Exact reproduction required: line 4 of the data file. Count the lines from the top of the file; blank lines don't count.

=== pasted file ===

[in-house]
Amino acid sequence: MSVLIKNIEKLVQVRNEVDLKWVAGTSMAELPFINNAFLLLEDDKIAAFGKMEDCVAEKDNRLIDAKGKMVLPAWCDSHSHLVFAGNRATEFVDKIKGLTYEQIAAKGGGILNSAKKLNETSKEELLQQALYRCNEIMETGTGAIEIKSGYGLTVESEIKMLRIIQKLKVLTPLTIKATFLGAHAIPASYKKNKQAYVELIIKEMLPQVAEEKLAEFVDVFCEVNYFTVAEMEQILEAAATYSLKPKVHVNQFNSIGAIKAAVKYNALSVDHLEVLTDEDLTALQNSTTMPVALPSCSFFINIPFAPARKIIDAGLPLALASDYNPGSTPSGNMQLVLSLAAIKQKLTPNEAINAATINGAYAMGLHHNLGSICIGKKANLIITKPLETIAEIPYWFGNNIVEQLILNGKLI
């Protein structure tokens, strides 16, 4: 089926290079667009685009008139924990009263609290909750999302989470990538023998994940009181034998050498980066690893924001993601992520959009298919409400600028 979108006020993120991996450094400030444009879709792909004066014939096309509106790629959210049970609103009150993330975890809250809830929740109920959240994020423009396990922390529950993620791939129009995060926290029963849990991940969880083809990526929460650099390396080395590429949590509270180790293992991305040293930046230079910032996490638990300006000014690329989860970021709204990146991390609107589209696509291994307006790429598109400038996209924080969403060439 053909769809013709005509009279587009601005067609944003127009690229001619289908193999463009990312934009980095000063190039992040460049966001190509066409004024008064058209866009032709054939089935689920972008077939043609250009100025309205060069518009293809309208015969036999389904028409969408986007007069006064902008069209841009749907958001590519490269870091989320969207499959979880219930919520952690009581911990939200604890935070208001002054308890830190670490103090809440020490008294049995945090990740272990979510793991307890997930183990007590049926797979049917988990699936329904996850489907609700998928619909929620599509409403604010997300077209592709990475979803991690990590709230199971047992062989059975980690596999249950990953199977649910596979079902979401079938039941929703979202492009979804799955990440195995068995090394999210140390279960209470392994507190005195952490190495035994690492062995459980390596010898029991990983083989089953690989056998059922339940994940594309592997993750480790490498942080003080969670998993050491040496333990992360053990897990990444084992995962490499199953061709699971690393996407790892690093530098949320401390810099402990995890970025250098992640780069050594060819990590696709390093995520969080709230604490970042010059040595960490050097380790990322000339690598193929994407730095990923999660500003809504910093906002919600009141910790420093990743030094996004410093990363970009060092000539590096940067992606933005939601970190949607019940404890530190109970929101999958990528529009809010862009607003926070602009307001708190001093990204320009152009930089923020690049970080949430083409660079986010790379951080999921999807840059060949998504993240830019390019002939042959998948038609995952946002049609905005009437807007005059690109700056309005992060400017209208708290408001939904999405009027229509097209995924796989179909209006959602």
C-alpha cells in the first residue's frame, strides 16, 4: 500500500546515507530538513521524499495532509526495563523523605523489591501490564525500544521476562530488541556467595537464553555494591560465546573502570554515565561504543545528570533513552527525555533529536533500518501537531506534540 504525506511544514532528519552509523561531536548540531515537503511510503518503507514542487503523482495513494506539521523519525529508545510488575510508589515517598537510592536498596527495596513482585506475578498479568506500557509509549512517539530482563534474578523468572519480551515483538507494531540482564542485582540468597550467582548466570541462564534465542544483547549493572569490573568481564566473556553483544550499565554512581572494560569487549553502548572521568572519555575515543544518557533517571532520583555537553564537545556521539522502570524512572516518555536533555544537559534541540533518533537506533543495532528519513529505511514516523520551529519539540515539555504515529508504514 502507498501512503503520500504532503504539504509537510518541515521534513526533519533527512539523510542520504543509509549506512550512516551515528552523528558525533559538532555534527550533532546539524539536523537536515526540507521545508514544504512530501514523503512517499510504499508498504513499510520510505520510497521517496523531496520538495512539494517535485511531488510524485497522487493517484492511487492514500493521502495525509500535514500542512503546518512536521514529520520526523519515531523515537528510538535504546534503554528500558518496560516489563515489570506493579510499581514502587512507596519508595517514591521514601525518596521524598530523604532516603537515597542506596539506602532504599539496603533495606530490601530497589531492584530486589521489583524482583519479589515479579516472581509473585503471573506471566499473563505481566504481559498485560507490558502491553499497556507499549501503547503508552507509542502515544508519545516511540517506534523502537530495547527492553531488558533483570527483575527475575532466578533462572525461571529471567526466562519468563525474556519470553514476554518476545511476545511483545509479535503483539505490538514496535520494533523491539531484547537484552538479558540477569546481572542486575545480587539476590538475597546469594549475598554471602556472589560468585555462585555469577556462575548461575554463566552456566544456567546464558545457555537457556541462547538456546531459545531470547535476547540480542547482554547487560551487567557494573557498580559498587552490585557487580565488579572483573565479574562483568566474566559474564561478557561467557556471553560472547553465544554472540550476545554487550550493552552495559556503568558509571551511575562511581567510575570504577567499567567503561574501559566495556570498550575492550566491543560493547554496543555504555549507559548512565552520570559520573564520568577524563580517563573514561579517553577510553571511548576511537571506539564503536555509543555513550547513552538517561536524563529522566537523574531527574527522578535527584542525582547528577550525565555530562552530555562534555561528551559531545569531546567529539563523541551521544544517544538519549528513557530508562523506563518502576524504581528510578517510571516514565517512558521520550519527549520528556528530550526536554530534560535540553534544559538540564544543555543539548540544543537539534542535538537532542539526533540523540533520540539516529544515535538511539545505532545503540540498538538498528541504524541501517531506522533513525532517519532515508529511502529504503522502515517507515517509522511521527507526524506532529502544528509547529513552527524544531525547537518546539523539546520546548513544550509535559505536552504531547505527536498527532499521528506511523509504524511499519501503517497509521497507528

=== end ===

C-alpha cells in the first residue's frame, strides 16, 4: 500500500546515507530538513521524499495532509526495563523523605523489591501490564525500544521476562530488541556467595537464553555494591560465546573502570554515565561504543545528570533513552527525555533529536533500518501537531506534540 504525506511544514532528519552509523561531536548540531515537503511510503518503507514542487503523482495513494506539521523519525529508545510488575510508589515517598537510592536498596527495596513482585506475578498479568506500557509509549512517539530482563534474578523468572519480551515483538507494531540482564542485582540468597550467582548466570541462564534465542544483547549493572569490573568481564566473556553483544550499565554512581572494560569487549553502548572521568572519555575515543544518557533517571532520583555537553564537545556521539522502570524512572516518555536533555544537559534541540533518533537506533543495532528519513529505511514516523520551529519539540515539555504515529508504514 502507498501512503503520500504532503504539504509537510518541515521534513526533519533527512539523510542520504543509509549506512550512516551515528552523528558525533559538532555534527550533532546539524539536523537536515526540507521545508514544504512530501514523503512517499510504499508498504513499510520510505520510497521517496523531496520538495512539494517535485511531488510524485497522487493517484492511487492514500493521502495525509500535514500542512503546518512536521514529520520526523519515531523515537528510538535504546534503554528500558518496560516489563515489570506493579510499581514502587512507596519508595517514591521514601525518596521524598530523604532516603537515597542506596539506602532504599539496603533495606530490601530497589531492584530486589521489583524482583519479589515479579516472581509473585503471573506471566499473563505481566504481559498485560507490558502491553499497556507499549501503547503508552507509542502515544508519545516511540517506534523502537530495547527492553531488558533483570527483575527475575532466578533462572525461571529471567526466562519468563525474556519470553514476554518476545511476545511483545509479535503483539505490538514496535520494533523491539531484547537484552538479558540477569546481572542486575545480587539476590538475597546469594549475598554471602556472589560468585555462585555469577556462575548461575554463566552456566544456567546464558545457555537457556541462547538456546531459545531470547535476547540480542547482554547487560551487567557494573557498580559498587552490585557487580565488579572483573565479574562483568566474566559474564561478557561467557556471553560472547553465544554472540550476545554487550550493552552495559556503568558509571551511575562511581567510575570504577567499567567503561574501559566495556570498550575492550566491543560493547554496543555504555549507559548512565552520570559520573564520568577524563580517563573514561579517553577510553571511548576511537571506539564503536555509543555513550547513552538517561536524563529522566537523574531527574527522578535527584542525582547528577550525565555530562552530555562534555561528551559531545569531546567529539563523541551521544544517544538519549528513557530508562523506563518502576524504581528510578517510571516514565517512558521520550519527549520528556528530550526536554530534560535540553534544559538540564544543555543539548540544543537539534542535538537532542539526533540523540533520540539516529544515535538511539545505532545503540540498538538498528541504524541501517531506522533513525532517519532515508529511502529504503522502515517507515517509522511521527507526524506532529502544528509547529513552527524544531525547537518546539523539546520546548513544550509535559505536552504531547505527536498527532499521528506511523509504524511499519501503517497509521497507528